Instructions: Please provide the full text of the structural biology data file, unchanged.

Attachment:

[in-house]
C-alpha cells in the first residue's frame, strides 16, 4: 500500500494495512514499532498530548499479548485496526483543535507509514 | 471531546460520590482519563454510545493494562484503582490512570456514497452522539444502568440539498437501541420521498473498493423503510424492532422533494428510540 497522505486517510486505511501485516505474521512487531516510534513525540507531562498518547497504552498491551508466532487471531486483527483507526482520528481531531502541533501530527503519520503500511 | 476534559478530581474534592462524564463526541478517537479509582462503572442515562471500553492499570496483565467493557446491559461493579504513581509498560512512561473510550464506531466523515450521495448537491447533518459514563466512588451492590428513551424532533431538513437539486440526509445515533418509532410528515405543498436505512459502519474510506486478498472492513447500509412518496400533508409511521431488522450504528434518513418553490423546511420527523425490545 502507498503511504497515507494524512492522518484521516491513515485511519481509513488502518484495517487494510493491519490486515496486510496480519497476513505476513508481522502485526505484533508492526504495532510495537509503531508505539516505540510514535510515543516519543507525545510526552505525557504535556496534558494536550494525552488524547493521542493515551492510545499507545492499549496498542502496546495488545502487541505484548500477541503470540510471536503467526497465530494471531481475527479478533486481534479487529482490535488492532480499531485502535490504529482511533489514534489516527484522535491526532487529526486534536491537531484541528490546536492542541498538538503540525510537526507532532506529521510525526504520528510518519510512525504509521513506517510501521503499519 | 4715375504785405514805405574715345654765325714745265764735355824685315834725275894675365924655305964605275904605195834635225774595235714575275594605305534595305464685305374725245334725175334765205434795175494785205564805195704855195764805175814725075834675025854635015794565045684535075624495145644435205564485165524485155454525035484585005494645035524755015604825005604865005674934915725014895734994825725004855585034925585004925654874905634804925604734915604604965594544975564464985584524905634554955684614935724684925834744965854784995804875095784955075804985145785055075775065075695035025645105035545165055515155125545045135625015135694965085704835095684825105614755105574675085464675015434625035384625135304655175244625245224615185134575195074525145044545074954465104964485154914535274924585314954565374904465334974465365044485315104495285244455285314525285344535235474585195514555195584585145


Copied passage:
[in-house]
C-alpha cells in the first residue's frame, strides 16, 4: 500500500494495512514499532498530548499479548485496526483543535507509514 | 471531546460520590482519563454510545493494562484503582490512570456514497452522539444502568440539498437501541420521498473498493423503510424492532422533494428510540 497522505486517510486505511501485516505474521512487531516510534513525540507531562498518547497504552498491551508466532487471531486483527483507526482520528481531531502541533501530527503519520503500511 | 476534559478530581474534592462524564463526541478517537479509582462503572442515562471500553492499570496483565467493557446491559461493579504513581509498560512512561473510550464506531466523515450521495448537491447533518459514563466512588451492590428513551424532533431538513437539486440526509445515533418509532410528515405543498436505512459502519474510506486478498472492513447500509412518496400533508409511521431488522450504528434518513418553490423546511420527523425490545 502507498503511504497515507494524512492522518484521516491513515485511519481509513488502518484495517487494510493491519490486515496486510496480519497476513505476513508481522502485526505484533508492526504495532510495537509503531508505539516505540510514535510515543516519543507525545510526552505525557504535556496534558494536550494525552488524547493521542493515551492510545499507545492499549496498542502496546495488545502487541505484548500477541503470540510471536503467526497465530494471531481475527479478533486481534479487529482490535488492532480499531485502535490504529482511533489514534489516527484522535491526532487529526486534536491537531484541528490546536492542541498538538503540525510537526507532532506529521510525526504520528510518519510512525504509521513506517510501521503499519 | 4715375504785405514805405574715345654765325714745265764735355824685315834725275894675365924655305964605275904605195834635225774595235714575275594605305534595305464685305374725245334725175334765205434795175494785205564805195704855195764805175814725075834675025854635015794565045684535075624495145644435205564485165524485155454525035484585005494645035524755015604825005604865005674934915725014895734994825725004855585034925585004925654874905634804925604734915604604965594544975564464985584524905634554955684614935724684925834744965854784995804875095784955075804985145785055075775065075695035025645105035545165055515155125545045135625015135694965085704835095684825105614755105574675085464675015434625035384625135304655175244625245224615185134575195074525145044545074954465104964485154914535274924585314954565374904465334974465365044485315104495285244455285314525285344535235474585195514555195584585145